Whilst strolling along the pedestrianized shopping streets you will surely come across one of the entrances to the Oxford Covered Market. Inside you will find cute little shops and cafes. In addition to the market good options for lunch or dinner can be found at one of the many pubs in Oxford’s narrow back lanes, such as the Turf Tavern.
Oxford is only an hour from London by train or an hour and a half on the bus (traffic dependent). The train is the most comfortable and reliable way to travel and as long as tickets are booked in advance it is also the cheapest option.
Being so accessible from London it is easy to visit Oxford on a day trip. However, with its history, culture and so many sights there will be plenty to keep you entertained for a whole weekend.
Kristen with Adventures with EnSuite
Check out these well reviewed places to stay in Oxford here with updated prices and availability.
Day trip to Cambridge
‘Cambridge is a dreamy, idyllic city about an hour outside of London. It’s the perfect day trip if you want to get out of the bustling metropolis for a bit and enjoy some fresh air in a picturesque city. It’s about an hour outside London by train, so it’s perfect for a day trip before or after your stay in London.
Cambridge is easily accessible by bus, car or train from London, although train or car is by far the easiest options. The train journey will take about 1 hour and 15 minutes and cost around £30 for a return ticket. The car journey will take about 1 hour 45 minutes depending on traffic. Although it could easily be longer than this as traffic in London is horrendous.
You can experience some of the best food and drink in England without spending an entire weekend there. The city also has plenty to offer for those who are willing to explore on foot, as well as for those who enjoy having someone else do the driving while they tour.
The city features picturesque architecture, world-class museums, and plenty of shopping opportunities. Plus Cambridge’s famous colleges are intriguing in their own right. Make sure to visit King’s College, Trinity College and the Wren Library, explore Quayside and wander through the Backs. There are also plenty of free things to do in Cambridge, like the Fitzwilliam Museum and exploring the many parks. Plus, if you’re feeling generous, you could also treat yourself to a bit of a shopping spree at the Grand Arcade or a sticky Chelsea bun at Fitzbillies’.
Recommended by Alice from Adventures of Alice
Southend on Sea
Southend-on-Sea (or commonly referred to as Southend) is a lovely little seaside town 40 mile away from the centre of London. The easiest way to get there is by train from London, Fenchurch Street station – about a 1,5 hour long journey.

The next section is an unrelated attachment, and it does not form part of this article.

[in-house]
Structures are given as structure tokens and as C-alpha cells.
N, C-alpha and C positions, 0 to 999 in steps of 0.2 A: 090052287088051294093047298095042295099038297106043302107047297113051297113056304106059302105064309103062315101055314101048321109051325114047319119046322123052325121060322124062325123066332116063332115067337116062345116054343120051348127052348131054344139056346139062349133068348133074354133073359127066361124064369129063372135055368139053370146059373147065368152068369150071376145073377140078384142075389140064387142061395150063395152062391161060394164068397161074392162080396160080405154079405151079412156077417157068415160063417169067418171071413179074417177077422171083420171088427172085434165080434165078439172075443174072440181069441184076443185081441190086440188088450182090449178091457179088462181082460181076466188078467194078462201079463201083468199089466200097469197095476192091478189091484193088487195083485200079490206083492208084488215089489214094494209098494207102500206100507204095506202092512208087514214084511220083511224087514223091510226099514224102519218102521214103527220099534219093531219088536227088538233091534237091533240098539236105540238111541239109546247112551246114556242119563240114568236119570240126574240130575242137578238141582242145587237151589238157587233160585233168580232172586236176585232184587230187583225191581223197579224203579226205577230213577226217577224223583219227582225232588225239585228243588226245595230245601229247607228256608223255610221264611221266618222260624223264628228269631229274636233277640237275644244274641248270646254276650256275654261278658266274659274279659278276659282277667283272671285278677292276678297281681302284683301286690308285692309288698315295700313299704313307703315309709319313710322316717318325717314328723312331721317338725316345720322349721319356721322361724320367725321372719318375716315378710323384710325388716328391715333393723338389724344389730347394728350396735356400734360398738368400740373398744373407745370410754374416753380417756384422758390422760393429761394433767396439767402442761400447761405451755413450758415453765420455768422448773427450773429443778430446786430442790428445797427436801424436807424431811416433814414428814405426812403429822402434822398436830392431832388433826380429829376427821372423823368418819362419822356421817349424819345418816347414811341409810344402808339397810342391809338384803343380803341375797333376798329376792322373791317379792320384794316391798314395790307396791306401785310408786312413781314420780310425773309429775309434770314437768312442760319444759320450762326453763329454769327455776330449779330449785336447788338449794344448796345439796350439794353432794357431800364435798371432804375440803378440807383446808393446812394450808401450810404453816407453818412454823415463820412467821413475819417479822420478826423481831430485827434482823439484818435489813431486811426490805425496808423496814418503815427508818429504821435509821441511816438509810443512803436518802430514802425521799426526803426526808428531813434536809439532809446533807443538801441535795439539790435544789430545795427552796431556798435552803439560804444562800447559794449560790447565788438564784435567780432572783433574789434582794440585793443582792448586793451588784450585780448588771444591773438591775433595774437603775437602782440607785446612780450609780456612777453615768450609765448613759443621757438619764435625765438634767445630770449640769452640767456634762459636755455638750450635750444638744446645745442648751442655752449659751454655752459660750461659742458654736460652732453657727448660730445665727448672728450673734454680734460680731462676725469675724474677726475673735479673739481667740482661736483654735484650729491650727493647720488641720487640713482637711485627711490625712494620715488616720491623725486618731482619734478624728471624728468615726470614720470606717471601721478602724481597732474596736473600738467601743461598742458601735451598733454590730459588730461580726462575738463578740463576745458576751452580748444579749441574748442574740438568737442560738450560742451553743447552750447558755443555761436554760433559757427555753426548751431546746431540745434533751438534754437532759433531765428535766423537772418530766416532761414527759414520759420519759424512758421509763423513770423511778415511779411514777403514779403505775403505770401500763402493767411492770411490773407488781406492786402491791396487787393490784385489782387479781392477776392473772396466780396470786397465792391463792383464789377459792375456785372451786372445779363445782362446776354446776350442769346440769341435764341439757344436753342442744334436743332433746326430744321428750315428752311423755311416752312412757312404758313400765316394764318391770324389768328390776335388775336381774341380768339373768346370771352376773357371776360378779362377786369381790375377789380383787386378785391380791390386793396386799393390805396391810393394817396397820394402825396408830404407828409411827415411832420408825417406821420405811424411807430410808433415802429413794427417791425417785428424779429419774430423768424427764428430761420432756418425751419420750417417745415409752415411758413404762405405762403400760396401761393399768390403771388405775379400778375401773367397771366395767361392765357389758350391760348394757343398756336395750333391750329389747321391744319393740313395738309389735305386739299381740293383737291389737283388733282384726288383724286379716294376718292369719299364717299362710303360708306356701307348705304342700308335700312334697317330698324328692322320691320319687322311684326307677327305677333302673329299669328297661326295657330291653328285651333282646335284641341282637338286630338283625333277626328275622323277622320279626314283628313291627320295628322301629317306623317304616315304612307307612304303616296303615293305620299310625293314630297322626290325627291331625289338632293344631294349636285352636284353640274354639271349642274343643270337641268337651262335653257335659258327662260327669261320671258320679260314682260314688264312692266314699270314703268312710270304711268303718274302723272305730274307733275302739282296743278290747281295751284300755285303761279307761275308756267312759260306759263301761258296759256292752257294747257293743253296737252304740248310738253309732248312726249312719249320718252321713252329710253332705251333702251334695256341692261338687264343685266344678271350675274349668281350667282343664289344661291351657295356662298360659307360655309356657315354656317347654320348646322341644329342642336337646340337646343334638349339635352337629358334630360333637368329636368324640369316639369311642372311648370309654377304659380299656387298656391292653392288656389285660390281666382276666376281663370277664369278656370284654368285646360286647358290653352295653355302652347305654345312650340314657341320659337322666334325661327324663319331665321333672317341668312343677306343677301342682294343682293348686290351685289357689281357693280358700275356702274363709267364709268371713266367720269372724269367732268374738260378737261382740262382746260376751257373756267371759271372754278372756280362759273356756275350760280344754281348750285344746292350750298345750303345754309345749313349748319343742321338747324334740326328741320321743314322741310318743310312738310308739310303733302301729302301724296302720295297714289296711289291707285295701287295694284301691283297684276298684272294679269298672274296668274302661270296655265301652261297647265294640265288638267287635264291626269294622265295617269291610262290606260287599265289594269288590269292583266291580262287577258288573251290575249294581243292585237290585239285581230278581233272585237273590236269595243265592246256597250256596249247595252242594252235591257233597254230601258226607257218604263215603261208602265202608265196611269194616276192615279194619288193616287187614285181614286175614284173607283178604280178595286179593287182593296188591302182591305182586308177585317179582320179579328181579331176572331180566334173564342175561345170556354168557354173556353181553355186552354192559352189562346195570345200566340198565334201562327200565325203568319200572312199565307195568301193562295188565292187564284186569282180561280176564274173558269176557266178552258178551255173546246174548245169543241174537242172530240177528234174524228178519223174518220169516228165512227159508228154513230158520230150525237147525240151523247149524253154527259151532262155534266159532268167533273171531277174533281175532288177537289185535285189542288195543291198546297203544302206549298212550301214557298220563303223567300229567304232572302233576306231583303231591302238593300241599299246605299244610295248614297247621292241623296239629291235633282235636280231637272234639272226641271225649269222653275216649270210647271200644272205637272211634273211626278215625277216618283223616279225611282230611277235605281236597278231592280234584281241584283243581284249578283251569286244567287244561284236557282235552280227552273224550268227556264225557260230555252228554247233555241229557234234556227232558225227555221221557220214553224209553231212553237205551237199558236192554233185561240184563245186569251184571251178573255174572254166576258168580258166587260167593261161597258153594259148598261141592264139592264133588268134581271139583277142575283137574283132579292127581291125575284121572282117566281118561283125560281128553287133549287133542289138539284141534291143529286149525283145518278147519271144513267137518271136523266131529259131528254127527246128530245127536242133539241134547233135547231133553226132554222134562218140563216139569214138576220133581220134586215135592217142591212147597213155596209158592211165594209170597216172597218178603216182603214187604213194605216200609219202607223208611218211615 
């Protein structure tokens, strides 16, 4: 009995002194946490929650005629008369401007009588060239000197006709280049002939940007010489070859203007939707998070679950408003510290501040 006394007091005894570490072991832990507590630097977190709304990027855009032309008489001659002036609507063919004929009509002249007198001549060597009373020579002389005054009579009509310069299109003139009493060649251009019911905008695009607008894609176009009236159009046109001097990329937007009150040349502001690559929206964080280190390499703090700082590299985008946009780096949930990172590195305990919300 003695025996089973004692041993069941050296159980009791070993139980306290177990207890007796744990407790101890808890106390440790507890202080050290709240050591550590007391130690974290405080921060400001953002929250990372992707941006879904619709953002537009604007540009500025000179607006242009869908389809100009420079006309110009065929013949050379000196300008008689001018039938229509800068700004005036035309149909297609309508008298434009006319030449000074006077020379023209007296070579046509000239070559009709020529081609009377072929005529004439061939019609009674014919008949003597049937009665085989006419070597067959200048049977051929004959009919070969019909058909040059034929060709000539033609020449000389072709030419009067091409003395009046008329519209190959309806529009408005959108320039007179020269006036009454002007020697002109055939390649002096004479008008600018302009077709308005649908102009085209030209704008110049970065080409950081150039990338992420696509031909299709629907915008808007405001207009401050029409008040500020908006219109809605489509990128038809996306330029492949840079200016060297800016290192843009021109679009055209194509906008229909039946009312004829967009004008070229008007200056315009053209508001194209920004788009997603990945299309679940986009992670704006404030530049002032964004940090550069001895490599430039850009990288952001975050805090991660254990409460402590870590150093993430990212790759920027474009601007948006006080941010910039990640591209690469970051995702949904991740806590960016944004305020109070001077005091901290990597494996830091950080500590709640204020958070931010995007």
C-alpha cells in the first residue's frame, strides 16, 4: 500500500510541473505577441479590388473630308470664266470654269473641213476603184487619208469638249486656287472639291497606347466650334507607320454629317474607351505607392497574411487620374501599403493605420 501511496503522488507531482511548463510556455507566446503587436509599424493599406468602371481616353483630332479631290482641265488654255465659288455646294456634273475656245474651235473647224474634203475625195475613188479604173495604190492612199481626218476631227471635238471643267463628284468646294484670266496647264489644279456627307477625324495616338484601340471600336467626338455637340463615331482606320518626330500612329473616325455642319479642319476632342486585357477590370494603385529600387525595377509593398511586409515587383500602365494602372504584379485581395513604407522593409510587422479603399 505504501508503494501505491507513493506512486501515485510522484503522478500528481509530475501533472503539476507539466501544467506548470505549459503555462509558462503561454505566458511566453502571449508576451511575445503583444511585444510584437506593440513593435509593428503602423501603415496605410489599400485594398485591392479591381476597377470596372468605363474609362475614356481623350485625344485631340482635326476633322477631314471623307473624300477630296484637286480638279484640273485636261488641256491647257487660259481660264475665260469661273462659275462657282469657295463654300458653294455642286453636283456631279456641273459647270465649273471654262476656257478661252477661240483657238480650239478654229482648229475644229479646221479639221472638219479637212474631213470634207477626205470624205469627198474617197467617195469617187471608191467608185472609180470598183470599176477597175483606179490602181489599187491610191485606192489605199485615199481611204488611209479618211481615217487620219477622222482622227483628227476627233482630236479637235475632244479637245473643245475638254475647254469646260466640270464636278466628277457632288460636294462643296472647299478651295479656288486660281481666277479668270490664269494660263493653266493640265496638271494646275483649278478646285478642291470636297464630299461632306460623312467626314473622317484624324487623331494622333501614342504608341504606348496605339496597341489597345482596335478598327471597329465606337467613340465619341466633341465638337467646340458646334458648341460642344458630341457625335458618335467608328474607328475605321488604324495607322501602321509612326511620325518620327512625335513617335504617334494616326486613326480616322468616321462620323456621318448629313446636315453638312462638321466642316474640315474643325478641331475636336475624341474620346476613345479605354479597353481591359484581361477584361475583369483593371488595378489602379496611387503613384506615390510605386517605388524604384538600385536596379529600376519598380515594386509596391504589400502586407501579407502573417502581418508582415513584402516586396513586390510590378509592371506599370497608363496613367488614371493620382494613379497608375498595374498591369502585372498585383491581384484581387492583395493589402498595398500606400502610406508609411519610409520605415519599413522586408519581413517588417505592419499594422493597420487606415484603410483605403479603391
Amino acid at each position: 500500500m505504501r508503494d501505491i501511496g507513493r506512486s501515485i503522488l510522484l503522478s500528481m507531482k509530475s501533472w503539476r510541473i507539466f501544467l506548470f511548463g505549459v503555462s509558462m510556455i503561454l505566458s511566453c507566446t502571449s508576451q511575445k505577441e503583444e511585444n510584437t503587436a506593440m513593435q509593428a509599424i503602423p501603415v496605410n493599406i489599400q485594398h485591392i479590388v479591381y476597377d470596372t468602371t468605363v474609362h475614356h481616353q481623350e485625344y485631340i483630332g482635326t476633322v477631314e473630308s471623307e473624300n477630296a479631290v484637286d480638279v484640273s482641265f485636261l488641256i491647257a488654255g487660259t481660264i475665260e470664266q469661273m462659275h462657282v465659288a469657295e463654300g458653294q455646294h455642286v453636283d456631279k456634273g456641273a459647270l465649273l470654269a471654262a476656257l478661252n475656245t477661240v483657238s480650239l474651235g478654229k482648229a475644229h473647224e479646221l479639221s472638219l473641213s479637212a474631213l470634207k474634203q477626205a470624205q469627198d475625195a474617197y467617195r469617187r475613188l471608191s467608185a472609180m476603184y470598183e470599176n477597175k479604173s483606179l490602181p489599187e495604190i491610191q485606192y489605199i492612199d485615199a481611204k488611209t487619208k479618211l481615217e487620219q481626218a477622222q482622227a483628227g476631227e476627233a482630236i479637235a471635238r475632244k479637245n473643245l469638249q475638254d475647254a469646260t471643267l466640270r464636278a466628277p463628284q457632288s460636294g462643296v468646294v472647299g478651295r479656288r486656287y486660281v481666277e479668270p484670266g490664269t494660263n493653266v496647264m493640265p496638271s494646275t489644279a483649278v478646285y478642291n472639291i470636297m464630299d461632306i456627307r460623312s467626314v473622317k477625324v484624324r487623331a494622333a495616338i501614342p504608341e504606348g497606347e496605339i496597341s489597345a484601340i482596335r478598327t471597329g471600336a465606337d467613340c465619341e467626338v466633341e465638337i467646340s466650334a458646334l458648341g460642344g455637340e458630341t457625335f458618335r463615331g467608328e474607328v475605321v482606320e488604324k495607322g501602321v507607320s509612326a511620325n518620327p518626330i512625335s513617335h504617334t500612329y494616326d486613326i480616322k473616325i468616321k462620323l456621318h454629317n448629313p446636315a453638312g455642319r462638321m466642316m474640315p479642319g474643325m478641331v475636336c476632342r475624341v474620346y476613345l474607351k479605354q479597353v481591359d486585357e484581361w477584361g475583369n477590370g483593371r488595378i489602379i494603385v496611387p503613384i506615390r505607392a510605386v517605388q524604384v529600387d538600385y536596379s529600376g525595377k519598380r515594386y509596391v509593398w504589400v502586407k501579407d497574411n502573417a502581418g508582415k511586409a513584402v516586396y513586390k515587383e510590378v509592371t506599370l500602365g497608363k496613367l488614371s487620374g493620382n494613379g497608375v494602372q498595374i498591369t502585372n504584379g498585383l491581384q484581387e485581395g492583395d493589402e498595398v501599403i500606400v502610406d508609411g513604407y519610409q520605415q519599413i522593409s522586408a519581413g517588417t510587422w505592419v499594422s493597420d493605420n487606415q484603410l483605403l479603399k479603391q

The resort town offers many activities to entertain tourists in addition to the beautiful sea views and seaside walks. It’s a great place to have a family weekend but just as much fun for younger or older people, too.
Top things to see and do in Southend-on-Sea
- Adventure Island: great fun for families, inside there is a big gaming area and soft play from toddler to older aged kids and outside there is a theme park
- Southend Pier and Railway: the longest pleasure pier in the world with its 1.33 mile length. There is the option to walk or take a train to the end. Once there, it’s a lovely place to enjoy a drink or meal, lots of establishments to choose from.
- Sealife Adventure: Southend’s own sea life aquarium with walk-through tunnel shark tank and outdoor mini golf.
- The Royals Shopping Centre: a good way to enjoy the day when it’s rainy. Most of the highstreet brands are available, like TKMaxx, H&M, Marks & Spencer etc.
- Stroll along the High Street: Apart from the shopping centre there are lots of small boutiques and independent shops, it’s like a treasure hunt, there is something interesting on every corner.
Best places to eat
- Always useful to have a jacket/cardigan, it’s windy most of the time
- Taxis are cheap and fast. One of the best company is the 333444 Taxis, their phone number is 01702 333444
- With a rented car it is good to have coins for parking, fines are heftier than in London.
Southend is definitely a seaside town that deserves the attention and if one looks closer they might find little gems they haven’t expected.
Check out Timi’s post on 7 beaches near London
Check out these well reviewed places to stay in Southend on Sea here with updated prices and availability.
Conclusion on day trips from London
Hope that this post has inspired you to visit outside of London and enjoy some of these fantastic day trips and getaways to explore more inspiring places that are a short drive from the capitol city.